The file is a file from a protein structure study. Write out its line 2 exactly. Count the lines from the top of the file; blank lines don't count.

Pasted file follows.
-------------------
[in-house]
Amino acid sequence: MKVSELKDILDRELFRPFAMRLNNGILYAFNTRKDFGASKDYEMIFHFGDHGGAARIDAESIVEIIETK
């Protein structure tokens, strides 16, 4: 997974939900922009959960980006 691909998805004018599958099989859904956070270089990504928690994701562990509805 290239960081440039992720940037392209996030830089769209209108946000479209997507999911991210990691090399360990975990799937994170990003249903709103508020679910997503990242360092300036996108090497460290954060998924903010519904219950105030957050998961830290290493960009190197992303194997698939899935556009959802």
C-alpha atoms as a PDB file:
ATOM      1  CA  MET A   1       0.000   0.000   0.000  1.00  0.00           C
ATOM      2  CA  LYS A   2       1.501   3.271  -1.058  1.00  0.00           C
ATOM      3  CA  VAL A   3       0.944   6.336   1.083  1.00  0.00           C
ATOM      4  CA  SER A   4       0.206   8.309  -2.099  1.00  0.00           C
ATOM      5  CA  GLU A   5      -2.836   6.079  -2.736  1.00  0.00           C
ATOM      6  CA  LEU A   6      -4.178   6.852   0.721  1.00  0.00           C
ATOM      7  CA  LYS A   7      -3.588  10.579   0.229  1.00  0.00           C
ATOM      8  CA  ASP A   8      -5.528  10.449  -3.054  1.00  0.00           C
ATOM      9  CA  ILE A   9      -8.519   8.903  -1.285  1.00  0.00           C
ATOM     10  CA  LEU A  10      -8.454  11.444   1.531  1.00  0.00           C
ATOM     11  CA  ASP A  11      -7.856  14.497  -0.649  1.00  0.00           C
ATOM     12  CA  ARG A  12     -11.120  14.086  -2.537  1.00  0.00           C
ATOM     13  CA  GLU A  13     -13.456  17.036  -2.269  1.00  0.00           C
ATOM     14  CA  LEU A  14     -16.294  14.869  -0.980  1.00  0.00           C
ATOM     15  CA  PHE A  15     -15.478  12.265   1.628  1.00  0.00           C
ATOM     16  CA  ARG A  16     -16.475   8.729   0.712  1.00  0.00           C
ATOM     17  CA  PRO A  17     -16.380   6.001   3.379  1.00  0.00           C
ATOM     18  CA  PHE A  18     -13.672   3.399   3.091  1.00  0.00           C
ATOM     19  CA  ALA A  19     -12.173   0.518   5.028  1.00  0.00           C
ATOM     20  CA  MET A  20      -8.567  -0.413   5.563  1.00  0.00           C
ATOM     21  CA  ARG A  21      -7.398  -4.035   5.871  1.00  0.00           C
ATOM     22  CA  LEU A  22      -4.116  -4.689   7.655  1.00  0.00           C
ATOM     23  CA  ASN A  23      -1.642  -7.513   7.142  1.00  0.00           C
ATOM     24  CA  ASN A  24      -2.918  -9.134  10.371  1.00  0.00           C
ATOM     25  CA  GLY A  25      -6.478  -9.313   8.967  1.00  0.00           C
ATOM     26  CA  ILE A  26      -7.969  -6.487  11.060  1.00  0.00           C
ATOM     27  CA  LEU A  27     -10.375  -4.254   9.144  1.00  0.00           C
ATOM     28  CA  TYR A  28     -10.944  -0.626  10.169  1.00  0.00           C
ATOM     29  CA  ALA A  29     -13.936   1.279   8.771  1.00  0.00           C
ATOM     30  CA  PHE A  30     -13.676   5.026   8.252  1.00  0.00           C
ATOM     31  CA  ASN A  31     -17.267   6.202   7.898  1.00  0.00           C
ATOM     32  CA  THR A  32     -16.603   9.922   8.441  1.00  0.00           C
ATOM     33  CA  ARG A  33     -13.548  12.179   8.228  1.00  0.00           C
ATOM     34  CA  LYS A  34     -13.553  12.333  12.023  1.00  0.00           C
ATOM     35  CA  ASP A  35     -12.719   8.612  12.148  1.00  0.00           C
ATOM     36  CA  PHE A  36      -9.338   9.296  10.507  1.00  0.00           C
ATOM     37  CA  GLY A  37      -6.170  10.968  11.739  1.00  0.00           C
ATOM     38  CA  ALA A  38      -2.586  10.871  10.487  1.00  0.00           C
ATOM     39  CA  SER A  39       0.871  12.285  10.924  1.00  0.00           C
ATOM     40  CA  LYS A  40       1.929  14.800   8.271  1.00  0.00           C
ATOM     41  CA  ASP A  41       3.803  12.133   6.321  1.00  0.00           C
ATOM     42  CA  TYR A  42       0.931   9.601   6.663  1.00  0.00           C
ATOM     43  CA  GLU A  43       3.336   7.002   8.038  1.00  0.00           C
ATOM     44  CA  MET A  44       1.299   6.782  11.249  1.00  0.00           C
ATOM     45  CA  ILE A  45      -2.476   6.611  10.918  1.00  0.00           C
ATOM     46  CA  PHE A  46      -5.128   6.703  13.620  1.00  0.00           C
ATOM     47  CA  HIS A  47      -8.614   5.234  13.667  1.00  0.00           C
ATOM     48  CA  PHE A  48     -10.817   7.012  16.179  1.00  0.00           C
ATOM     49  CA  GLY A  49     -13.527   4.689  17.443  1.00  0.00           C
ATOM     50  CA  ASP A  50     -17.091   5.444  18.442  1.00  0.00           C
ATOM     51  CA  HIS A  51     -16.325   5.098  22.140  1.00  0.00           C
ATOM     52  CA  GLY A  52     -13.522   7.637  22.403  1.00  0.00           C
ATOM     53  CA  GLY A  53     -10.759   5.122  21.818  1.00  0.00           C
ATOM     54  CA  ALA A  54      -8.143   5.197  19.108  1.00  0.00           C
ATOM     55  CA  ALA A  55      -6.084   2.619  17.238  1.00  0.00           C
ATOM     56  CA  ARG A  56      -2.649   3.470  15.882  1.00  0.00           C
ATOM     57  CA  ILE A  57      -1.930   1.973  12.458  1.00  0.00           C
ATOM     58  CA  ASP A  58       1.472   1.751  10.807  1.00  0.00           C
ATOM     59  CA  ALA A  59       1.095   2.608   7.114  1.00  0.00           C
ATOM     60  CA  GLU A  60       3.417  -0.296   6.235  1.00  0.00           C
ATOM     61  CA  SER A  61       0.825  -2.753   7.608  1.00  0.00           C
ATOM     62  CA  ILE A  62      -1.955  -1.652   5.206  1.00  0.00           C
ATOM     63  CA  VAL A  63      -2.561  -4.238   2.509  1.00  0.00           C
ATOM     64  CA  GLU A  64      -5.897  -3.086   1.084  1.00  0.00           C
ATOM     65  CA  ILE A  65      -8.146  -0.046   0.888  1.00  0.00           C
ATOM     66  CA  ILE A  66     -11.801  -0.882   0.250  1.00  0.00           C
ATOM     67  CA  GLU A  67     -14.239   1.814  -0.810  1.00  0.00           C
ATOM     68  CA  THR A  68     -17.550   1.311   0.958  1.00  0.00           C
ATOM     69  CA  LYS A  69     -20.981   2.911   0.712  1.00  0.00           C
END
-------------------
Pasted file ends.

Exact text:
Amino acid sequence: MKVSELKDILDRELFRPFAMRLNNGILYAFNTRKDFGASKDYEMIFHFGDHGGAARIDAESIVEIIETK